Many of us would find it difficult to imagine a police car with commercial advertising on its sides. The practice would strike some as preposterous, an affront to the dignity of the police service. At the end of 2006, we asked a senior Australian police officer if this could ever happen in her country. “Never say never” was her reply.
This book is about the dramatic transformation in police management that is occurring at the beginning of the twenty first century. The change is astonishing. In some jurisdictions, to commence an investigation, or to introduce a crime prevention project, requires one to present a ‘business case’. A senior Singapore police officer recently mused that he was as much a businessman as a policeman, and suggested, not entirely metaphorically, that the Singapore Police might one day be listed on the Stock Exchange. He predicted a bull run.
There was a time, not that long ago, when policing in English-speaking democracies was very different from what it is today. It was done almost exclusively by career public employees, known commonly, if not universally, as ‘police.’ They tended to join the ranks at a relatively early age (the late teens in some places) and after a brief period of instruction and physical training at a police academy, to learn their craft on the job.
As previous chapters have shown, police departments engage in all manner of exchanges with institutions and individuals outside their ranks. They command assistance from common citizens. They buy and sell goods and services. They receive donations in cash and in kind from business and from ordinary individuals.
At times, these exchanges have been inherently criminal transactions. Coerced confessions and ‘third degree’ methods were common practice a century ago in English-speaking democracies (Skolnick and Fyfe, 1993: 43–48), and still take place in many countries. Although rare as a matter of official policy, police have sold all varieties of contraband, and have traded dispensation in return for cash or favours. And gifts to police in implicit anticipation of special consideration have long been commonplace in urban society.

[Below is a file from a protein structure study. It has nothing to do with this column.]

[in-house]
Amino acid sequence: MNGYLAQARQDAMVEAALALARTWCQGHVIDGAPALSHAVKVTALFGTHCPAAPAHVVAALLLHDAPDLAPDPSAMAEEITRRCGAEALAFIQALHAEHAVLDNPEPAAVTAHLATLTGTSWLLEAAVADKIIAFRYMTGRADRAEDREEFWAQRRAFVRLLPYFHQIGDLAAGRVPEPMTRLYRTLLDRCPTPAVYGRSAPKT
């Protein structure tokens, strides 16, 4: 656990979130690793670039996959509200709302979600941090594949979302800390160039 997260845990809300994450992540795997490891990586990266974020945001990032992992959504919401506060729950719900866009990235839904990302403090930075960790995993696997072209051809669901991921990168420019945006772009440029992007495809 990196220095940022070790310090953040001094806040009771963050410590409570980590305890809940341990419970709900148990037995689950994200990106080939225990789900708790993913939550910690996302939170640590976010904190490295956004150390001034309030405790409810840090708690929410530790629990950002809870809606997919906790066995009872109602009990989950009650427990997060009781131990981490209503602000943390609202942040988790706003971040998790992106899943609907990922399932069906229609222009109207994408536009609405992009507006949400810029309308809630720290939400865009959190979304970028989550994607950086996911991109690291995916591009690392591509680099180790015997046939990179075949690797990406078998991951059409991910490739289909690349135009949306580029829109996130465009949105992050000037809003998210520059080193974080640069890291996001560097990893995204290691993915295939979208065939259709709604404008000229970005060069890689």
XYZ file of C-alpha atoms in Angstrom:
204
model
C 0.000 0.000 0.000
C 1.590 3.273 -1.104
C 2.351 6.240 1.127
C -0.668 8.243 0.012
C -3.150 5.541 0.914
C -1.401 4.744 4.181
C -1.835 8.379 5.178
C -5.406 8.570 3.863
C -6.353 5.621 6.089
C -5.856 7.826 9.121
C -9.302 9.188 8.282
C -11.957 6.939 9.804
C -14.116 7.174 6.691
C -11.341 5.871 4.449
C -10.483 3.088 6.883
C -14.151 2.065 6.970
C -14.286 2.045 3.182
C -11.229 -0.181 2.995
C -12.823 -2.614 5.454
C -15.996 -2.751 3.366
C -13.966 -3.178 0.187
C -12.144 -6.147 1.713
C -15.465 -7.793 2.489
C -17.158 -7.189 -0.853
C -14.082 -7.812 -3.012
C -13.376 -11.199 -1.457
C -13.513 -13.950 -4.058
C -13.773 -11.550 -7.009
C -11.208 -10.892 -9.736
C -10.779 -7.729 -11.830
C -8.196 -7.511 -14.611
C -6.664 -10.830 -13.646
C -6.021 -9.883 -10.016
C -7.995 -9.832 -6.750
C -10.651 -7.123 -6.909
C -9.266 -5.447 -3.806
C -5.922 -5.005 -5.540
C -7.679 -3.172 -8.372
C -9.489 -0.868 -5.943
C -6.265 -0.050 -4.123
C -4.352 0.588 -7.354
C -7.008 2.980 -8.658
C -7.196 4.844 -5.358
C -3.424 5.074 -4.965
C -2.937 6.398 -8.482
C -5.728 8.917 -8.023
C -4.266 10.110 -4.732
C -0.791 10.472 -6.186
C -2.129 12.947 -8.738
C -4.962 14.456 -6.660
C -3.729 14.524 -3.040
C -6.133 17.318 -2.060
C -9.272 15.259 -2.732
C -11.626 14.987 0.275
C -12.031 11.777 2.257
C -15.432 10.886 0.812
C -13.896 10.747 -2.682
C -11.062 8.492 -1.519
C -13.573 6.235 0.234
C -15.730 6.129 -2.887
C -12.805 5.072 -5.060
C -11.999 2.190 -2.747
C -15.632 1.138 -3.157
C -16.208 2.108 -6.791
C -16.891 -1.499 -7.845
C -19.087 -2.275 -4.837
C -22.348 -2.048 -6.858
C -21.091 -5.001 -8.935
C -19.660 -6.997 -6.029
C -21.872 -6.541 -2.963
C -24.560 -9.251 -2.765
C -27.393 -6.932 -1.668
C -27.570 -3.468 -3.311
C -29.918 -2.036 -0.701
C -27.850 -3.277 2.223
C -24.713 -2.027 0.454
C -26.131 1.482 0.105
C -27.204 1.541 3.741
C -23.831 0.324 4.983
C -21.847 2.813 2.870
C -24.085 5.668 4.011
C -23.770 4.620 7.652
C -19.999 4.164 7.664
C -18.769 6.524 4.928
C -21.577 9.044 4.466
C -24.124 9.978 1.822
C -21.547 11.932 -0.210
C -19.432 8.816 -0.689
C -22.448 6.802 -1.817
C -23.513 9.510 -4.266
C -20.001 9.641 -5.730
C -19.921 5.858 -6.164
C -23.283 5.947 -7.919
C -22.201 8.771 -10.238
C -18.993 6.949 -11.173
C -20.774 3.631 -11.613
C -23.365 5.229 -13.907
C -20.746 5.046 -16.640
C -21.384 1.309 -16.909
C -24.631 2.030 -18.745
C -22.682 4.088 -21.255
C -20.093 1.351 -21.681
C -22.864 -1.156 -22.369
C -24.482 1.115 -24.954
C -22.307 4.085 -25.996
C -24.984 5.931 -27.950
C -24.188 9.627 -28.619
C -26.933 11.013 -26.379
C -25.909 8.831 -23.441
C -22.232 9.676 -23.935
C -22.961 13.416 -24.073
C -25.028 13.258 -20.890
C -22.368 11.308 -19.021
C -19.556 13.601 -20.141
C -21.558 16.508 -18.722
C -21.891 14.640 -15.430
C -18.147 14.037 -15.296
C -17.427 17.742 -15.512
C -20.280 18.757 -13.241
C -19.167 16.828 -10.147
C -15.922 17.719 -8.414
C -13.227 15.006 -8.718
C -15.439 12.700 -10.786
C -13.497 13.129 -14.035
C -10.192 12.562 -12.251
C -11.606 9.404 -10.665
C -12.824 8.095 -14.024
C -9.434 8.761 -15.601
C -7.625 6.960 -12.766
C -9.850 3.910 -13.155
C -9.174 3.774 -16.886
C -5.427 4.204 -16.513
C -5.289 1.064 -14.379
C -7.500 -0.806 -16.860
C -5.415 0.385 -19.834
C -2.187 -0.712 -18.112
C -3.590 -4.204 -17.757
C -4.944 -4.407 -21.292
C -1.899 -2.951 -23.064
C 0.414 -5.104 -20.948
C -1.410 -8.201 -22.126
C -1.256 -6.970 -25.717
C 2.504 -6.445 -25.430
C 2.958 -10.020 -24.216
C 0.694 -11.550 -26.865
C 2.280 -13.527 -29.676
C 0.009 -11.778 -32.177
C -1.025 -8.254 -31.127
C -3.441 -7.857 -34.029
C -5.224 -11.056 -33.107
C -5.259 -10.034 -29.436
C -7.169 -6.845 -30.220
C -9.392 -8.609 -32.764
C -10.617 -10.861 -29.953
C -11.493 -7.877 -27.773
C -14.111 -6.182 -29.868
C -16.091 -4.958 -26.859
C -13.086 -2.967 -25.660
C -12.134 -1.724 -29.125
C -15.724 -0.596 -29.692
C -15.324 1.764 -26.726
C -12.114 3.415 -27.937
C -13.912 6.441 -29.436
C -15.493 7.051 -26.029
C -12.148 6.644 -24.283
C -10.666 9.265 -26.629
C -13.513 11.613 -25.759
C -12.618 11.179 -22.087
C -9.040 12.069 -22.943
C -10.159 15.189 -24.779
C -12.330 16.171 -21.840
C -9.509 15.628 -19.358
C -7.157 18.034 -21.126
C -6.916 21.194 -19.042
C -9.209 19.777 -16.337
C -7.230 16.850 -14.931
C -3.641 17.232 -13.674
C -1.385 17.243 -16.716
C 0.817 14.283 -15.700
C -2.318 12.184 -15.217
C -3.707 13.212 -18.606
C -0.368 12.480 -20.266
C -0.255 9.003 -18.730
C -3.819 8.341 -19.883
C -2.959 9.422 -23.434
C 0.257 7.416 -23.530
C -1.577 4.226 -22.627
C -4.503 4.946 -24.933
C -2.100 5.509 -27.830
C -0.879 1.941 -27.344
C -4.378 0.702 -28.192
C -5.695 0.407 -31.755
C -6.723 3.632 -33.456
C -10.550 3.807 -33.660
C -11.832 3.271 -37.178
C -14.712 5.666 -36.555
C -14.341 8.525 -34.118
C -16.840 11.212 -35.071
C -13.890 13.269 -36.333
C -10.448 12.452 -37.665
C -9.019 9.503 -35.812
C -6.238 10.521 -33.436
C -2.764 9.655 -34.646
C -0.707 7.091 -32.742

But today, at least in advanced democracies, most of the exchange along the three dimensions of coercion, sale, and gift is completely legitimate. Requiring assistance to law enforcement by mandating record-keeping and disclosure of transactions by second-hand goods dealers makes the fencing of stolen goods more difficult to accomplish. Fee-for-service or user-pays policing helps defray the cost of deploying public police to secure special events of a commercial or private nature such as concerts and professional sporting events. In addition to uniforms, firearms and motor vehicles, police purchase products as diverse as kitchen and bathroom fittings and equipment, specialised apparel photographic equipment, musical instruments and livestock in the form of dogs and horses (see Chapter 4).